As I walked to the restaurant I thought, is this a date? Whoa. But I’ve just spent a decade silencing any sexual spidey sense I have. I’ve just spent a decade not vibing off any male energy. So I went in, sat at the bar, ordered a cocktail and waited for my friend to show up.

Does it exhibit your
Natural tendency to hate

A year after that horrible night, where I was told that the man I thought I was spending the rest of my life with didn’t love me, my life was completely different. And in walked my handsome dear friend. Who proceeded to get very touchy with me. I thought, “Wow, he’s really friendly outside of work!”

It took two drinks before I blurted, “Are you flirting with me?” Yes, apparently, he was. In fact he’s been thinking about kissing me for a long time. And then he did.

Maybe a prostitute
Could teach you
How to take a compliment

We sucked face for HOURS. First base all evening. When was the last time you just made out? I have an answer. May 1998. This kissing was A++ even when my nose got in the way. I was gobsmacked. Was this REALLY happening? Was this young, super smart, well-dressed, lover of life telling me I was beautiful and putting his gorgeous lips over mine, over and over? Nah. Can’t be happening!

He knows me. He’s seen me at peak performance and peak stress. He knows I’m funny and smart and good at my job and he’s not threatened by it. It’s actually a turn on. He’s funny and smart and good at his job, too. He’s a romantic and a logic brain, and quite different from a lot of men I know. And holy shit, dudes! I think he’s super into me! (And no, I’m not ready to share his name, so if you’re texting me to ask, don’t.)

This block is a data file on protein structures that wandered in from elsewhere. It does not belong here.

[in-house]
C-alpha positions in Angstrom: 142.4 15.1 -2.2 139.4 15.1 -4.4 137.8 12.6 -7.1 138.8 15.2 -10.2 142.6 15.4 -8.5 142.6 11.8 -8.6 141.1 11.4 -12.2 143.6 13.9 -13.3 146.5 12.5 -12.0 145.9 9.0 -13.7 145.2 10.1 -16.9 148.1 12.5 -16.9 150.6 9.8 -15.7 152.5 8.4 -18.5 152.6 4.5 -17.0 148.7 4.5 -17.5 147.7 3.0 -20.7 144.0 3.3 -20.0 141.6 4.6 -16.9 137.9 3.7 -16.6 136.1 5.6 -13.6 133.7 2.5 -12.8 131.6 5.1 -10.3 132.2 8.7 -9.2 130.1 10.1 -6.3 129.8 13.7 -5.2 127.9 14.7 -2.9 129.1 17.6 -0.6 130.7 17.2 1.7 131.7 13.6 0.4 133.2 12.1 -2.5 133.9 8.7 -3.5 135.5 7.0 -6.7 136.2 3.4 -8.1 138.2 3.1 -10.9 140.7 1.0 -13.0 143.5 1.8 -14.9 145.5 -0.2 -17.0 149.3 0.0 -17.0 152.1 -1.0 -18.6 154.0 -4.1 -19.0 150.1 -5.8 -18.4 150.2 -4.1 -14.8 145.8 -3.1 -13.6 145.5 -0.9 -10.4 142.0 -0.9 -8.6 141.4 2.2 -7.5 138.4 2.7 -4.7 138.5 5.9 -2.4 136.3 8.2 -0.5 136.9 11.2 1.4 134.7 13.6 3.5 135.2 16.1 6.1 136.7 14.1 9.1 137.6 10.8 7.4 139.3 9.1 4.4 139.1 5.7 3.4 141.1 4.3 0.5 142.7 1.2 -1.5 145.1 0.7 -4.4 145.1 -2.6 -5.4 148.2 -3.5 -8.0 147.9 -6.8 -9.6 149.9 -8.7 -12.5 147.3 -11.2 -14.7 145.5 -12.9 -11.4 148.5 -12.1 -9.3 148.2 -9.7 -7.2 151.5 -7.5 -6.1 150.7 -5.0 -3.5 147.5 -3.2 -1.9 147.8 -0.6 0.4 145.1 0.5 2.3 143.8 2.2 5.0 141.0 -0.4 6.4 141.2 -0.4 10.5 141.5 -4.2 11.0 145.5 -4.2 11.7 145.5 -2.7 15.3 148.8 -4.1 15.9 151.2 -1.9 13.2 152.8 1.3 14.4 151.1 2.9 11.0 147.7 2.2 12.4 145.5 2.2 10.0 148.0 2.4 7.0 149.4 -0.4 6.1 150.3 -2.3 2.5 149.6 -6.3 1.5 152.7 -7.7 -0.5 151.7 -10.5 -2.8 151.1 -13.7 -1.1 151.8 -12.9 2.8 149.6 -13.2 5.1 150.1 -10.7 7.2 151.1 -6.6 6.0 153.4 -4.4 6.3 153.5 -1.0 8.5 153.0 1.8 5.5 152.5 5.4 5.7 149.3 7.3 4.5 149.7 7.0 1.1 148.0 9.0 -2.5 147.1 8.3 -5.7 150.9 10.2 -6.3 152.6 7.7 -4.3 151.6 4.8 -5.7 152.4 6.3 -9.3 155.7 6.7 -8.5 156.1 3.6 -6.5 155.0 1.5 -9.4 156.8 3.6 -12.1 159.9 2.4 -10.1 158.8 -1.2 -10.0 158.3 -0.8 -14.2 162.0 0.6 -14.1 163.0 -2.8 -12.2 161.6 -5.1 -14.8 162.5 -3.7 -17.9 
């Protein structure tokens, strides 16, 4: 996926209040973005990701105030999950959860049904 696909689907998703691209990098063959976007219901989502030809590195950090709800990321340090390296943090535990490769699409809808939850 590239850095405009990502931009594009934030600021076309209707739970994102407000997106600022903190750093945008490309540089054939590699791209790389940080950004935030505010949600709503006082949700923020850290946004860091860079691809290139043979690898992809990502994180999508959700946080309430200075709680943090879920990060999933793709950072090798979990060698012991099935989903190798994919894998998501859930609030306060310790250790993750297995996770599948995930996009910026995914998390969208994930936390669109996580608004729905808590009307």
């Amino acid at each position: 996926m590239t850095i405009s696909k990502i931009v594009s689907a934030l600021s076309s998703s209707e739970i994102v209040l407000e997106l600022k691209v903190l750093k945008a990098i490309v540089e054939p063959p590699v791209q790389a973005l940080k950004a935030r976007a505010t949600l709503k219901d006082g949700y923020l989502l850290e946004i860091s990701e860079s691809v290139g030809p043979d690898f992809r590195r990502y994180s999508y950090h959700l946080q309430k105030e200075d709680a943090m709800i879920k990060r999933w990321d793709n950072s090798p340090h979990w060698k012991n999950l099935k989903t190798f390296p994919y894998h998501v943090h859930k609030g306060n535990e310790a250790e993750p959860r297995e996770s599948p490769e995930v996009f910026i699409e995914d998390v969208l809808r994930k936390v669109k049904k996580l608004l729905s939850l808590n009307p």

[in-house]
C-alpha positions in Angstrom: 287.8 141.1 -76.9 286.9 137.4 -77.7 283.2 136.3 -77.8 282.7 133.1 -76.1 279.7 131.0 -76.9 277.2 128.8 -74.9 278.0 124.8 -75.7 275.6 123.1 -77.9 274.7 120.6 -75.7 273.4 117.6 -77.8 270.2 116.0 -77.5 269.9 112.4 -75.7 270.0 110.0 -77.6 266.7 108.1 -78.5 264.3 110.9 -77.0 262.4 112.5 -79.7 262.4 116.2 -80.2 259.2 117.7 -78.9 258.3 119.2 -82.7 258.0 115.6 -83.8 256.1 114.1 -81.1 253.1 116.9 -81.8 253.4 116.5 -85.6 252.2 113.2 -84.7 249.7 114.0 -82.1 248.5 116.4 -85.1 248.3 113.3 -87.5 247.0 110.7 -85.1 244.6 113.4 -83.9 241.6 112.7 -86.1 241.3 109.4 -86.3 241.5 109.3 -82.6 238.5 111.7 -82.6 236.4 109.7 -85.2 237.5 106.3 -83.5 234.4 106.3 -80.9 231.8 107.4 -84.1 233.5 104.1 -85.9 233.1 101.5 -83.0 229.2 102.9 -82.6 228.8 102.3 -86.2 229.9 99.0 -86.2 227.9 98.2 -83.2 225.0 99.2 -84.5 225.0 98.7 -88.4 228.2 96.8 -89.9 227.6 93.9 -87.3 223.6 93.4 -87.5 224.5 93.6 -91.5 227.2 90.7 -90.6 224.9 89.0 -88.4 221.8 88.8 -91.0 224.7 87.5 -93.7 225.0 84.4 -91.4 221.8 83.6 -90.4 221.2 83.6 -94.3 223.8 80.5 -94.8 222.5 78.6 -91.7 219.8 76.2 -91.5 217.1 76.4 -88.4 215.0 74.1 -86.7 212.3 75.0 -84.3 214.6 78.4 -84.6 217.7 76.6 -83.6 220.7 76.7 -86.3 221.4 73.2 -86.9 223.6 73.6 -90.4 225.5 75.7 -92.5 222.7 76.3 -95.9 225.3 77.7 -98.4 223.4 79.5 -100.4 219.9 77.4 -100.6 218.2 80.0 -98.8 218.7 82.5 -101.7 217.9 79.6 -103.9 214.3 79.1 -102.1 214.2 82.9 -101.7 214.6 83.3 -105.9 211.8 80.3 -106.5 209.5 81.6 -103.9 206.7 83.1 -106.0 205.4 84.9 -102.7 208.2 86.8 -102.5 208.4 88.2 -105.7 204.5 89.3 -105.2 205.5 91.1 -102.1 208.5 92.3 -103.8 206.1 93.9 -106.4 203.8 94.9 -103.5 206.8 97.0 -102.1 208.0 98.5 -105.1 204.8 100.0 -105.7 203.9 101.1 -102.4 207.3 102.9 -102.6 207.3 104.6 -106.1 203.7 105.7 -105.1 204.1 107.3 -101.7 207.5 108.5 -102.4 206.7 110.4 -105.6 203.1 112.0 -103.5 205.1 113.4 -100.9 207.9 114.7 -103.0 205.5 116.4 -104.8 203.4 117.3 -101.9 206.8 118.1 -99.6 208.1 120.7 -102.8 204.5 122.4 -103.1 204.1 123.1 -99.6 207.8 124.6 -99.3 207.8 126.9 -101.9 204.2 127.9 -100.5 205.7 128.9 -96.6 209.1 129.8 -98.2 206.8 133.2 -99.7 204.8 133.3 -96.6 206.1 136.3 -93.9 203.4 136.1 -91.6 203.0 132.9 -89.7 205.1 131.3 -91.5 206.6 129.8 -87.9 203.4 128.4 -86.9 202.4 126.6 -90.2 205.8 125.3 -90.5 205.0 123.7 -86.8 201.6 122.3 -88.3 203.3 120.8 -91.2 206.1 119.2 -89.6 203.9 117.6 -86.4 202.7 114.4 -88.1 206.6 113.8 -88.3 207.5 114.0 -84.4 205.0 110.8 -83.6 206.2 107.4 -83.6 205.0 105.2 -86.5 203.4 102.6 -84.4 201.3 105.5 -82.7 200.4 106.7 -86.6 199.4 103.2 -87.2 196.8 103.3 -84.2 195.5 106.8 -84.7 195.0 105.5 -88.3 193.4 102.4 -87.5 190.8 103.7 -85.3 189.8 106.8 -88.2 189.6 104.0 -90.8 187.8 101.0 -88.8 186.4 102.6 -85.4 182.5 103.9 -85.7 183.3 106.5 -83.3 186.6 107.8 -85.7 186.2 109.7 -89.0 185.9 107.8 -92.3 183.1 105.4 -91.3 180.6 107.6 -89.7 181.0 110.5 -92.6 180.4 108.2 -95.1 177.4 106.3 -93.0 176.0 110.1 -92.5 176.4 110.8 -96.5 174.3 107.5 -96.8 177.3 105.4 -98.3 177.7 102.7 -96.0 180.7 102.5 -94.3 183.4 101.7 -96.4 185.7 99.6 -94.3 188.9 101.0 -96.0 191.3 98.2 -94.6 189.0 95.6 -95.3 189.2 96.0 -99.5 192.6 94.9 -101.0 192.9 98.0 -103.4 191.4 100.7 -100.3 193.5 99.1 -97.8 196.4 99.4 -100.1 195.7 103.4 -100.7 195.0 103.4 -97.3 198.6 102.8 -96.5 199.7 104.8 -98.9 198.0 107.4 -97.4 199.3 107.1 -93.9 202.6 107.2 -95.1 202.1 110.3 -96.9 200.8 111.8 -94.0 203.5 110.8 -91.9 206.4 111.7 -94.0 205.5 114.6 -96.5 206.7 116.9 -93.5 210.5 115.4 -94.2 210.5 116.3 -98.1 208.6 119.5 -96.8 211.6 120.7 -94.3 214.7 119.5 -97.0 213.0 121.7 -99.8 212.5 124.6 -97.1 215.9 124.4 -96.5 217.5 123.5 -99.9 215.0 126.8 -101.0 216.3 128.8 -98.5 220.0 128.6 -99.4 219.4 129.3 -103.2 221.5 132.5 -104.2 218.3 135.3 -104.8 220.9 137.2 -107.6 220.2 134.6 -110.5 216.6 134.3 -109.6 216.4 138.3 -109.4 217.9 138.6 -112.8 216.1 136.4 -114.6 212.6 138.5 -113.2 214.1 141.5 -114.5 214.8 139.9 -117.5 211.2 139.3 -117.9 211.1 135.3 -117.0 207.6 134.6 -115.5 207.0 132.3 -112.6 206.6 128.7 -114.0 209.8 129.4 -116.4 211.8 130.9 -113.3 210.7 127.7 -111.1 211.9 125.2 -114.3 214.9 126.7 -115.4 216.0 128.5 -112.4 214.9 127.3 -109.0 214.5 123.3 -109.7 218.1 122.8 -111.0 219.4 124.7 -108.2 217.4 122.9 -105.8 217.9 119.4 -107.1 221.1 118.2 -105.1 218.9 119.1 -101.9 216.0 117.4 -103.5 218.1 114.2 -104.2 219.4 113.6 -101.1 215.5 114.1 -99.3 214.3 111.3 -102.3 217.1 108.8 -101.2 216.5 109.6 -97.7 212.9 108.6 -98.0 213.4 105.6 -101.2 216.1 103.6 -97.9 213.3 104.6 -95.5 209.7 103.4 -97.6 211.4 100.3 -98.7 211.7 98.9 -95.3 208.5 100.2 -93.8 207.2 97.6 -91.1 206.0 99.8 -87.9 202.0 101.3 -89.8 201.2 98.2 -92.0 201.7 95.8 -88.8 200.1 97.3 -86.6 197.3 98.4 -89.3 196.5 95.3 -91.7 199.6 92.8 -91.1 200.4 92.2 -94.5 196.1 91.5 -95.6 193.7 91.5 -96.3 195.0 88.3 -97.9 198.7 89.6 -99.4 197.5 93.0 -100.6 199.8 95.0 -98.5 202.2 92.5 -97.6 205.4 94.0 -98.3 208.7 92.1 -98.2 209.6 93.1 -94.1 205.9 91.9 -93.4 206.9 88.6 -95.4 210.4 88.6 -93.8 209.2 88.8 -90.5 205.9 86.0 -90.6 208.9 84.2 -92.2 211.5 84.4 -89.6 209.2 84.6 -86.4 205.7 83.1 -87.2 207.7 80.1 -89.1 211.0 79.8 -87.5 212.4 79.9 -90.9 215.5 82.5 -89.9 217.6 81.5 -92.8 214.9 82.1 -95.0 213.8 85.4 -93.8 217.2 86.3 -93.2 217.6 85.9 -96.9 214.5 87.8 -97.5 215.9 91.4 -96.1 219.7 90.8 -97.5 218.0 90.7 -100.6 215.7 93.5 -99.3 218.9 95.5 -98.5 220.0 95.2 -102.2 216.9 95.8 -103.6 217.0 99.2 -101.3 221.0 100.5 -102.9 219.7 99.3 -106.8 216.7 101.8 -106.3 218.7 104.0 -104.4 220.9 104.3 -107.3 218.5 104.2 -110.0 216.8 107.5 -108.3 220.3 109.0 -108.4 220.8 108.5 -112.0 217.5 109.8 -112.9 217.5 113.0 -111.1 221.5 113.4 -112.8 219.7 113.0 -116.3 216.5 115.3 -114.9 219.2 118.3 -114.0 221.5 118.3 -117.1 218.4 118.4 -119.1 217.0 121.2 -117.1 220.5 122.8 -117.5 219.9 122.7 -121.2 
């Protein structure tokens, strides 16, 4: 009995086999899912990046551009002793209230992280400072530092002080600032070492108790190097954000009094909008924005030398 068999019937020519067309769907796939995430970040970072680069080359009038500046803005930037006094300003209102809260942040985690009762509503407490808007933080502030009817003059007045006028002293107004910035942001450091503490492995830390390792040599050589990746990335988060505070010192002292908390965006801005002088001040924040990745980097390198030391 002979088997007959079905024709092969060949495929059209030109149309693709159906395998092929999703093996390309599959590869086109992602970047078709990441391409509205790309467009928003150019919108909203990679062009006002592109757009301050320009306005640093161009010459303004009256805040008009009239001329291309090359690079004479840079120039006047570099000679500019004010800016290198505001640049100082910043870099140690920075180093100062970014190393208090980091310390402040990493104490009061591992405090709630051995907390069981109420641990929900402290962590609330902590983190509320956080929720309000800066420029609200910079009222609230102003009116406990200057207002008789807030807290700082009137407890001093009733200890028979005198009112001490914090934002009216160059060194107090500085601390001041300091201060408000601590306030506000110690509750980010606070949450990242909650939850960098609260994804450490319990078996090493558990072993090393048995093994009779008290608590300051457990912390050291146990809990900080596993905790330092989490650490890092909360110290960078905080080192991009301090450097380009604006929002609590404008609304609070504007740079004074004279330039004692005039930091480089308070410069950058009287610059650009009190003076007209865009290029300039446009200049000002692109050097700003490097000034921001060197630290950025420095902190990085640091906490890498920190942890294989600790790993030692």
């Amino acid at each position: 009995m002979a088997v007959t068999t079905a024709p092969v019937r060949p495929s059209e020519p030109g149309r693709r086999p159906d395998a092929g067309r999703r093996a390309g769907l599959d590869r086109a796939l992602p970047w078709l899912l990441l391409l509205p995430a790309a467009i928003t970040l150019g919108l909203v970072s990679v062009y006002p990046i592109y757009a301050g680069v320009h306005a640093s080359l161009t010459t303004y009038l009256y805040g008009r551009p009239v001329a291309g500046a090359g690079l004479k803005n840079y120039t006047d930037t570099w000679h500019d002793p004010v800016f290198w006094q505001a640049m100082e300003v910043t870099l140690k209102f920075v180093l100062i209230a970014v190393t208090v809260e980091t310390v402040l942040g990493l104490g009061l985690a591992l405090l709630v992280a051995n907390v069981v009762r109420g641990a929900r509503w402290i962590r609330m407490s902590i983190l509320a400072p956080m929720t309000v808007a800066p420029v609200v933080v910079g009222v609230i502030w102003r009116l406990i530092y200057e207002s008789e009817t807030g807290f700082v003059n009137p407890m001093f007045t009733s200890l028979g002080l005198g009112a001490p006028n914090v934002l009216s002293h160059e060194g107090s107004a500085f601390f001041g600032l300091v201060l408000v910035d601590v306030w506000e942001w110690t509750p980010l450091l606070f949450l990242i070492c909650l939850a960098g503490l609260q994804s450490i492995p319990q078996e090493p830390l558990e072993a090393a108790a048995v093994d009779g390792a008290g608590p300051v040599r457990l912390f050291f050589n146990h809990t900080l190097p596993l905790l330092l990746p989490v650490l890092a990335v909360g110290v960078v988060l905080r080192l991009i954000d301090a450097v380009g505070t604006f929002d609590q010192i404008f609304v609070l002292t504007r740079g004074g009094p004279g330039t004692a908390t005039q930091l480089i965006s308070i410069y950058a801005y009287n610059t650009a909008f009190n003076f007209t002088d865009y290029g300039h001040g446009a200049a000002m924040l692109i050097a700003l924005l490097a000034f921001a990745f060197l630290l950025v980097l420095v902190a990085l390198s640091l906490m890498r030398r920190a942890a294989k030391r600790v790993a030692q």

“Is this a THING?” I ask incredulously in between kisses. Because I’ve known him for so long, but NOT like this. I mean I KNOW him, I trust him, but I’ve never touched his skin until this moment. He looks right into my eyes and says, “Yup, it’s a thing. I just want to go to cute places and artsy things with you.” It’s the reason I deleted the dating apps, because all I have room for right now is a companionship built on mutual respect that also scratches some itches, and finding that on a dating app is a huge time suck. But here he was on my couch with an ideal proposition. My friend, who I now think about kissing all day, just happened to drop in at the perfect time.

Whenever we get scared of the new direction we’re taking, the terrifying unknown path that we need to be on to reach our destiny, we want to retreat back to what we know, even if deep down we know it’s not good for us. Last night, the universe said, “Shhh, stay on the new path. I’ve got fun stuff planned for you.”

And as crazy as it sounds, I am just going to surrender to that idea.

Maybe I’ll go to New York,
I’ll drag you there
You said, “no one drags me
Anywhere”

Does it diminish your
Super-capacity to love

For the first time in a long time, no.

Songwriters: Gordon Downie / Johnny Fay / Joseph Paul Langlois / Robert Baker / Robert Gordon Sinclair
Flamenco lyrics © Peermusic Publishing